International Translational and Regenerative Medicine Conference
April 25-27, 2018 | Rome, Italy
Upstream Open Reading Frames in Rare Human Diseases and Related Therapeutics
Department of Chemistry & Biochemistry and Vitalite Health Network, University of Moncton, Georges L-Dumont University Hospital Center, Canada
Translation generally initiates at the AUG codon (cAUG) marking the beginning of the coding region of a gene. Approximately 40% of human transcripts can also initiate translation within the 5ʼ untranslated region, at upstream AUG codons (uAUGs) which precede the cAUG. The presence of a uAUG within a transcript marks the beginning of an upstream open reading frame (uORF), which represents a potentially translatable nucleotide sequence. Single nucleotide polymorphisms that disrupt uAUG/uORF-mediated translation are associated with approximately 30 untreatable human diseases, such as melanoma, β-thalassemia, campomelic dysplasia and Dopa-Responsive Dystonia (DRD). Pathogenic uAUGs/uORF scan deregulate translation through two distinct molecular mechanisms: i) by reducing translation efficiency of normal protein products; and ii) by encoding mutant proteins that can trigger cellular death. Utilizing a uAUG/uORF associated with DRD, a high throughput screening assay was developed for identifying compounds that prompt the translational machinery to “bypass” pathogenic uAUGs. Screening of a small collection of bioactive compounds reveals that Salubrinal (SAL), - (a potent and selective inhibitor of eukaryotic initiation factor 2αdephosphorylation)-, promotes overriding of pathogenic uAUGs associated with DRD, as well as with melanoma predisposition, and the Van der Woude syndrome. Evaluation of SAL against uAUGs associated with additional human diseases is required to determine if SAL is a promising therapeutic agent for the group of uAUG-associated diseases. Such therapeutic agents would satisfy an unmet medical need.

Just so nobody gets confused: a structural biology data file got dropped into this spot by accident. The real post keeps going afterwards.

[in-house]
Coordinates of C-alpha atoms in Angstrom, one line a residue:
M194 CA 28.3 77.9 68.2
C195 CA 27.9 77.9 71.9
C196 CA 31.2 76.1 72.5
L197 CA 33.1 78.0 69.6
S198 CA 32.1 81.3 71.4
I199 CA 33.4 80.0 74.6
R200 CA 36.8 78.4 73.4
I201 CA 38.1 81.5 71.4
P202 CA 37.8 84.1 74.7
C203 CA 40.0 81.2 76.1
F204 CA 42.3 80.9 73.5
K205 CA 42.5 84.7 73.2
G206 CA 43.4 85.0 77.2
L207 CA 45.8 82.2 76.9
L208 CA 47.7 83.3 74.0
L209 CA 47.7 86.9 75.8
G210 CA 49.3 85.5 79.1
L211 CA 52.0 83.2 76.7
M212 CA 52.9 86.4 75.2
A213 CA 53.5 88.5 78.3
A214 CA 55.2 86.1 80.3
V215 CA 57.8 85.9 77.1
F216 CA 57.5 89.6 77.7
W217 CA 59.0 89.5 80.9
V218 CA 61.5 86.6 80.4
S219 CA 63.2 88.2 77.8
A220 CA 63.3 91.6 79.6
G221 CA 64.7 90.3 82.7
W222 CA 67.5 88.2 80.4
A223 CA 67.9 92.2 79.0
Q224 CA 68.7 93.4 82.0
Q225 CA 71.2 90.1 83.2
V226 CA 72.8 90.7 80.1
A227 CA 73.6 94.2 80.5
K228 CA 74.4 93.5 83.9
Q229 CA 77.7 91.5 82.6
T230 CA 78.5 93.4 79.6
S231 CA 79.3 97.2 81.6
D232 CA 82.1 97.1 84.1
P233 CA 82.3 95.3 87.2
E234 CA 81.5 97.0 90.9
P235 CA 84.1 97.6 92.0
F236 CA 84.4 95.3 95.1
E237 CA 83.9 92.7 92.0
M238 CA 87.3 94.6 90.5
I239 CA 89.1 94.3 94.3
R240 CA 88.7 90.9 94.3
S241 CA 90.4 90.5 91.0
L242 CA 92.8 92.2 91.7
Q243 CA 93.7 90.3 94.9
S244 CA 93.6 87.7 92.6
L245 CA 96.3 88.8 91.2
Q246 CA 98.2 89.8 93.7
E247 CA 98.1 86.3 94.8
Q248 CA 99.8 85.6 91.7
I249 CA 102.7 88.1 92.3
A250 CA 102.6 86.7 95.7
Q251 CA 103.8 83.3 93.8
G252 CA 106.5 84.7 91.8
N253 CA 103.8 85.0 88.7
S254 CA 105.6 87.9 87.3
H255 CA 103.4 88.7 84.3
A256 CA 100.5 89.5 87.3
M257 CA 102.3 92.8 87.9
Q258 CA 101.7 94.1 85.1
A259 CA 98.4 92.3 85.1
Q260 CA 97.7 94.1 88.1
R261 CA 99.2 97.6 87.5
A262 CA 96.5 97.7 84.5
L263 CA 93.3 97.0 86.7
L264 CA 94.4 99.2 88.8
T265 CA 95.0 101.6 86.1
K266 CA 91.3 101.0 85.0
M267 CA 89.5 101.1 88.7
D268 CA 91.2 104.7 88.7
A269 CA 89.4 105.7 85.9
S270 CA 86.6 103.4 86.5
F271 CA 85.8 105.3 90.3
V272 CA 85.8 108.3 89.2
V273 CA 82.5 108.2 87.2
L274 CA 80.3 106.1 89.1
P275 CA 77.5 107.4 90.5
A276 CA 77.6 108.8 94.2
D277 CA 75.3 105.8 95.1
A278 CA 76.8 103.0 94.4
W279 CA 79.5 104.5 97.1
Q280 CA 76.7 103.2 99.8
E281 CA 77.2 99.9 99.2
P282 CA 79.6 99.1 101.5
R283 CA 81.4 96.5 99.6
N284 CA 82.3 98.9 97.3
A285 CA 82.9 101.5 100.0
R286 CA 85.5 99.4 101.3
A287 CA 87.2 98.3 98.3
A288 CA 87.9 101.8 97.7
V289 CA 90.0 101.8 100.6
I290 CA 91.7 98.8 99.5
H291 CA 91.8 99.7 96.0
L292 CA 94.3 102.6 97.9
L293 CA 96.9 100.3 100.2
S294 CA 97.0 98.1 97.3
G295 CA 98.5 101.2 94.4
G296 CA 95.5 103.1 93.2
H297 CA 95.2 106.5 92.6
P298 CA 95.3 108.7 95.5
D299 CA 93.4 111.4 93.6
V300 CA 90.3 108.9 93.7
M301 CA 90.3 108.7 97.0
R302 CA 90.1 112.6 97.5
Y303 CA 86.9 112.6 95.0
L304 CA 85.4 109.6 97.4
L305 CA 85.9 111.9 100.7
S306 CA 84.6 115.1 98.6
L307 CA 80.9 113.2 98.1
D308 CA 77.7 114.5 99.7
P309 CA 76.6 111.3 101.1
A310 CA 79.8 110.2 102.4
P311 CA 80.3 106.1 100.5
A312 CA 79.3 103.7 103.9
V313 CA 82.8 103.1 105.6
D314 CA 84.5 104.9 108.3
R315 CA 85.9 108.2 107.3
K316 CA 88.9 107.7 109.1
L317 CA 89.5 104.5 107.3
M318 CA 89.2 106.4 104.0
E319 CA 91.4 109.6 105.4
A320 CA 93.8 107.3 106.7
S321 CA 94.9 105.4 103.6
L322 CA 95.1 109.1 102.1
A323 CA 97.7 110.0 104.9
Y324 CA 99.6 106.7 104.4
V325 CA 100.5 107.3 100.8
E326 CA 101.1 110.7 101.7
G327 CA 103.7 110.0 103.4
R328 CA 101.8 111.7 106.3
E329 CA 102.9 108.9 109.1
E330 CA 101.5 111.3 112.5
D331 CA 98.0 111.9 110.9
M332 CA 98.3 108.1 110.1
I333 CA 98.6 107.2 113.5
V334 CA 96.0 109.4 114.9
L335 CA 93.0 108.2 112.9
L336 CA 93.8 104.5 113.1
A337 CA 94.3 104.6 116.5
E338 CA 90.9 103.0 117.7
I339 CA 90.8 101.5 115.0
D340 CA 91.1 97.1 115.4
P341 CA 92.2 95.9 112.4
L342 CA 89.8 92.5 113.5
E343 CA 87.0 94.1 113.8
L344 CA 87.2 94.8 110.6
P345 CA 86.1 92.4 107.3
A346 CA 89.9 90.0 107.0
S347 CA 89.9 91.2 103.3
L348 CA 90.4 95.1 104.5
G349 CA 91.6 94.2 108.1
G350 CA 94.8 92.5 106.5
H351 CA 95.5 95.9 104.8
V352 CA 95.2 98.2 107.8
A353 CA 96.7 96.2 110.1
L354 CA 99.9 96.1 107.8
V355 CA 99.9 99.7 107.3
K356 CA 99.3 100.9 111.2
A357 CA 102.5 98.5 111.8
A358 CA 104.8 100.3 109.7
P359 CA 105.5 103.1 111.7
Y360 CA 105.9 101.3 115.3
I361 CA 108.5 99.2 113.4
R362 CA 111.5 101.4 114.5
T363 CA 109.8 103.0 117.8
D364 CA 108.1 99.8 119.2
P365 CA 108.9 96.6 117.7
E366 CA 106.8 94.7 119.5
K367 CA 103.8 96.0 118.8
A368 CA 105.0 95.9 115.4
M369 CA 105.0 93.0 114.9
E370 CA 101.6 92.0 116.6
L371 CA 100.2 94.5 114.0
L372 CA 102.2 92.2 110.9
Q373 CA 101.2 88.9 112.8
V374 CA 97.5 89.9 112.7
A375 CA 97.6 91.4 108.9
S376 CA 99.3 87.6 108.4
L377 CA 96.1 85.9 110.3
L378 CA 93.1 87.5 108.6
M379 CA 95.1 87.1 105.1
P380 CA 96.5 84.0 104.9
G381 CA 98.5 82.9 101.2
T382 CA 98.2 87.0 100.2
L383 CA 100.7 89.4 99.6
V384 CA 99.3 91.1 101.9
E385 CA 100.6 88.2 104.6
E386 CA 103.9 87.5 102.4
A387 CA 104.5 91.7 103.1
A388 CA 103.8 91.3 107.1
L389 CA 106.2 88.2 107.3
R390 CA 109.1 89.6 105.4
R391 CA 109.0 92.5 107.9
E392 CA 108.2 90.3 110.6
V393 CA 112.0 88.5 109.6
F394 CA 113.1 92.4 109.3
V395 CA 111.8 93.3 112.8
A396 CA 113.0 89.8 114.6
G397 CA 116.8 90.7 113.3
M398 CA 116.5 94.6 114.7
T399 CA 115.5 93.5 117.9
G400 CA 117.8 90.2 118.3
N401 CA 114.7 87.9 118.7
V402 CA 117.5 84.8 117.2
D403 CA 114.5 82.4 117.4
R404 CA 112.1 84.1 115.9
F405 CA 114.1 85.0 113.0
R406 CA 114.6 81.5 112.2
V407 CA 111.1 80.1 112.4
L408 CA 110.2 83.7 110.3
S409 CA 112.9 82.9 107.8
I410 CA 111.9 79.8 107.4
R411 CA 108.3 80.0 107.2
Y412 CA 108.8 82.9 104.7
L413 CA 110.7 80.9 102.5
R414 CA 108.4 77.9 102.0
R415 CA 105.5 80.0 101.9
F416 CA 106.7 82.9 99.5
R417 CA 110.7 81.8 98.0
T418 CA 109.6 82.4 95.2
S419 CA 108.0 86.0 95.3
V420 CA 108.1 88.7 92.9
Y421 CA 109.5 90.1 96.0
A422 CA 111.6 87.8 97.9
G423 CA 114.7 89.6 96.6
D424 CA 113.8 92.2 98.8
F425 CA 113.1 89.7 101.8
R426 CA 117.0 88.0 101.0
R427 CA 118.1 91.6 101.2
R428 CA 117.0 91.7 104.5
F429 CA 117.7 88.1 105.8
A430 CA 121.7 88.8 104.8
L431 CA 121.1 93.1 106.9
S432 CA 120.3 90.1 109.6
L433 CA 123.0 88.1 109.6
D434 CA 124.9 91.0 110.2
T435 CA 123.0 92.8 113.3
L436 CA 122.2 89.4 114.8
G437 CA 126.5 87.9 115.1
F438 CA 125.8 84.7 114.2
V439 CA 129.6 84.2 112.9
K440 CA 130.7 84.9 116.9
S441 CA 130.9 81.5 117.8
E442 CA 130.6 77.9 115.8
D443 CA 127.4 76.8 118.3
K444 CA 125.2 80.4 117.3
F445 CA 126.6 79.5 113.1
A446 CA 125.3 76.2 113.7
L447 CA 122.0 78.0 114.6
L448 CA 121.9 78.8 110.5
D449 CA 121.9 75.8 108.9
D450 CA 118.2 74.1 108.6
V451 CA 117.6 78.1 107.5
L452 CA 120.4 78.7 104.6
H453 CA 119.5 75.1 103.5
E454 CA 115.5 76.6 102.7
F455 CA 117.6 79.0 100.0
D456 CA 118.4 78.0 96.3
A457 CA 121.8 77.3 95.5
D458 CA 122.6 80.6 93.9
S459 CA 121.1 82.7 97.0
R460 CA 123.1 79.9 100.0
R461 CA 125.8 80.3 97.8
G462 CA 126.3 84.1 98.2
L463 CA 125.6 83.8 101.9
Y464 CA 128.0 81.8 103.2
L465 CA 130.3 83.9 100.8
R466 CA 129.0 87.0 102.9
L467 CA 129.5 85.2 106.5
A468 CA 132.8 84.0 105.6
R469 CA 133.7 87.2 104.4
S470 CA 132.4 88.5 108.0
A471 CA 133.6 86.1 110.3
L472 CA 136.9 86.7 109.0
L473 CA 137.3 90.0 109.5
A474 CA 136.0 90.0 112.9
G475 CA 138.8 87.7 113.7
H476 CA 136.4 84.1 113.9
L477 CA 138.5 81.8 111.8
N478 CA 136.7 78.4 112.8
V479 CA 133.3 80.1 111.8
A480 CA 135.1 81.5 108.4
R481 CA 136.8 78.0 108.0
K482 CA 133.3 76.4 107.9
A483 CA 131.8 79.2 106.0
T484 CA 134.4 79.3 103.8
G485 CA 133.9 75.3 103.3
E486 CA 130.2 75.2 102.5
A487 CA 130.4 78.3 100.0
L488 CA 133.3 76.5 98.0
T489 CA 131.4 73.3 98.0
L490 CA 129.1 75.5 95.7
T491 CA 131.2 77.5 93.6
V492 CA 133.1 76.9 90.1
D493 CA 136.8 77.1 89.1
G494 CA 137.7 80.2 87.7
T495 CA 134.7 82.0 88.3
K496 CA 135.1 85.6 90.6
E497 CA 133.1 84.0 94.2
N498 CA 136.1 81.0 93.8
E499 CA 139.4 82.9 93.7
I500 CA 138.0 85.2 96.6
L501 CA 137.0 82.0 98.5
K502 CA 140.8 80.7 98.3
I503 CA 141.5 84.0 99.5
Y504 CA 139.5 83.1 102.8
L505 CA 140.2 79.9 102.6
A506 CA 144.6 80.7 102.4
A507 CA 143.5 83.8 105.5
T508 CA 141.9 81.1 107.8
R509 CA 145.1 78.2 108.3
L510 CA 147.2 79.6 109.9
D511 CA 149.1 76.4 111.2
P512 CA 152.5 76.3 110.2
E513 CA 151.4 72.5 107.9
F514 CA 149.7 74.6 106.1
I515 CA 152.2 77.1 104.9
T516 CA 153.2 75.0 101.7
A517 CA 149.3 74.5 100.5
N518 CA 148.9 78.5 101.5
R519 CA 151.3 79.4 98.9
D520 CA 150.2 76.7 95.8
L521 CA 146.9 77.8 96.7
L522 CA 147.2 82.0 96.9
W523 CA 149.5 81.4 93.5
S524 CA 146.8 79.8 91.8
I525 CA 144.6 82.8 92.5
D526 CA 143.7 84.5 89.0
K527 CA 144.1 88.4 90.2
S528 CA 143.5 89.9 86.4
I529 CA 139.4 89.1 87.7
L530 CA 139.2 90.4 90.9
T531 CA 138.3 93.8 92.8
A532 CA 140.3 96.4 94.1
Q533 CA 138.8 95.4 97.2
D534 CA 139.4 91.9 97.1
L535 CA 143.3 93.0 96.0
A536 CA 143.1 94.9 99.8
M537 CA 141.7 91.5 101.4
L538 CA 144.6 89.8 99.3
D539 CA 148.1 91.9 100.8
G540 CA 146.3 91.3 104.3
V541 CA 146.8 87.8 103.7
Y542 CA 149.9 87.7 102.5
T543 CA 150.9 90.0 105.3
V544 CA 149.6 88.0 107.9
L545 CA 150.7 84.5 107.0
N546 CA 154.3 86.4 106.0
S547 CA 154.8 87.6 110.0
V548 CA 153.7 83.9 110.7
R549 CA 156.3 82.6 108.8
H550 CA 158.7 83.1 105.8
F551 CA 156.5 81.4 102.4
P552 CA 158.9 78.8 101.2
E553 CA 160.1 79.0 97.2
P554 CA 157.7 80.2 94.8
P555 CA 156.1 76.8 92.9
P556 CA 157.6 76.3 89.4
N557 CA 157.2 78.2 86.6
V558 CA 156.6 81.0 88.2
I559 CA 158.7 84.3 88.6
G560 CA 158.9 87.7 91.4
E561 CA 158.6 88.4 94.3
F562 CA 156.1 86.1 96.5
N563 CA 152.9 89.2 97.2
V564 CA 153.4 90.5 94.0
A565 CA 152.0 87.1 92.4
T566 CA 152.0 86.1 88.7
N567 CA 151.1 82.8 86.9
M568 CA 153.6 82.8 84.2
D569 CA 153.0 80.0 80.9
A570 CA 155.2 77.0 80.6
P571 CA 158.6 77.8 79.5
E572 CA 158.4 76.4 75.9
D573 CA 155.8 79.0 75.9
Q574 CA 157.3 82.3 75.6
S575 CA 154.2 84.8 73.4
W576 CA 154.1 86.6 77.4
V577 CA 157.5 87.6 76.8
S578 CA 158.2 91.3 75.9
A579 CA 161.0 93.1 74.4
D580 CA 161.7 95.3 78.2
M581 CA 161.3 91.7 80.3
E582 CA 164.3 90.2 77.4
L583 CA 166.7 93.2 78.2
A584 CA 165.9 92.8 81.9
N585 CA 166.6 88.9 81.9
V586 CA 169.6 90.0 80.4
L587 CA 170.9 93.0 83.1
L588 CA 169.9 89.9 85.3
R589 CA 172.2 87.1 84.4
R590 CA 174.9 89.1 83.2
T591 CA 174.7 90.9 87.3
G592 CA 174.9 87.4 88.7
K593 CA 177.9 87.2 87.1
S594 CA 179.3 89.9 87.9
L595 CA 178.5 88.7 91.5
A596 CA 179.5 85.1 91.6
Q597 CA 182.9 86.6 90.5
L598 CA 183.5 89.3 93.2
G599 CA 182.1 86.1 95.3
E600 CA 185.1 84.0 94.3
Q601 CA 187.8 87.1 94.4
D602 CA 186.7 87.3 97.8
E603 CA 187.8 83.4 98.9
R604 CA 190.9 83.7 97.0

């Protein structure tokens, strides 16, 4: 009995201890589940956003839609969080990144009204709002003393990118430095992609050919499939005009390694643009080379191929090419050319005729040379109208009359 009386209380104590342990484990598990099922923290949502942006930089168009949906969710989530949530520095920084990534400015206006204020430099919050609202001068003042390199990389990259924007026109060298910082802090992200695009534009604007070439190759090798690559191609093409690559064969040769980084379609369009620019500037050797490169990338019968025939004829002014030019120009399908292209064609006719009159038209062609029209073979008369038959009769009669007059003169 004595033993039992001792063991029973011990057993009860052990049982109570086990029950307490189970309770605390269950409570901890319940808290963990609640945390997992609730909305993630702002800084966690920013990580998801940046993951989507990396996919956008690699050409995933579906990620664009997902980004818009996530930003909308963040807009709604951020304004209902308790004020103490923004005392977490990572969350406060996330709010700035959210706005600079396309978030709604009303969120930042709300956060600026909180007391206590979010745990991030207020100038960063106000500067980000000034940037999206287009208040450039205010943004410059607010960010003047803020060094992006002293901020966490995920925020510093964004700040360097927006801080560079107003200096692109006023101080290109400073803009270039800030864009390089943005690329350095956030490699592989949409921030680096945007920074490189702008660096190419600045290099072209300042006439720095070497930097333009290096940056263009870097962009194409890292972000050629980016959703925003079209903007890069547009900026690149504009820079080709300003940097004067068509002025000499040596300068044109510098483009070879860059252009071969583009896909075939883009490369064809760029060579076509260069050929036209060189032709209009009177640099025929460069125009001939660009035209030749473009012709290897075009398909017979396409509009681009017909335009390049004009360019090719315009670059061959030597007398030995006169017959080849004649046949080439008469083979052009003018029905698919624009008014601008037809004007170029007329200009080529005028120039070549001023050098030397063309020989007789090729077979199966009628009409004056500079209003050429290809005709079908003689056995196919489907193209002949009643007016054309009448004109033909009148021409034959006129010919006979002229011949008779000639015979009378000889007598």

Dr. Ioanna A Armata is a molecular and cellular neuroscientist, who specializes in dystonia, a heterogenic group of debilitating neurological disorders, affecting both children and adults. Her training and expertise is in the fields of gene expression, transcription factors, functional non-coding mutations, assay development for drug high throughput screenings, and the CRISPR/Cas9 system. She obtained her Ph.D. in Neuroscience at Mount Sinai School of Medicine (2008), followed by a postdoctoral fellowship (2008-2012) at Massachusetts General Hospital and Harvard Medical School, and followed by a Research Faculty I appointment at Florida State University (2013-2016). She is currently a senior Research Fellow at the University of Moncton (Canada) studying translational therapeutics for dystonia syndromes and myotonic dystrophy 1. She has recently got an affiliation with the hospital Dr. Georges-L.-Dumont University Hospital Center, Canada.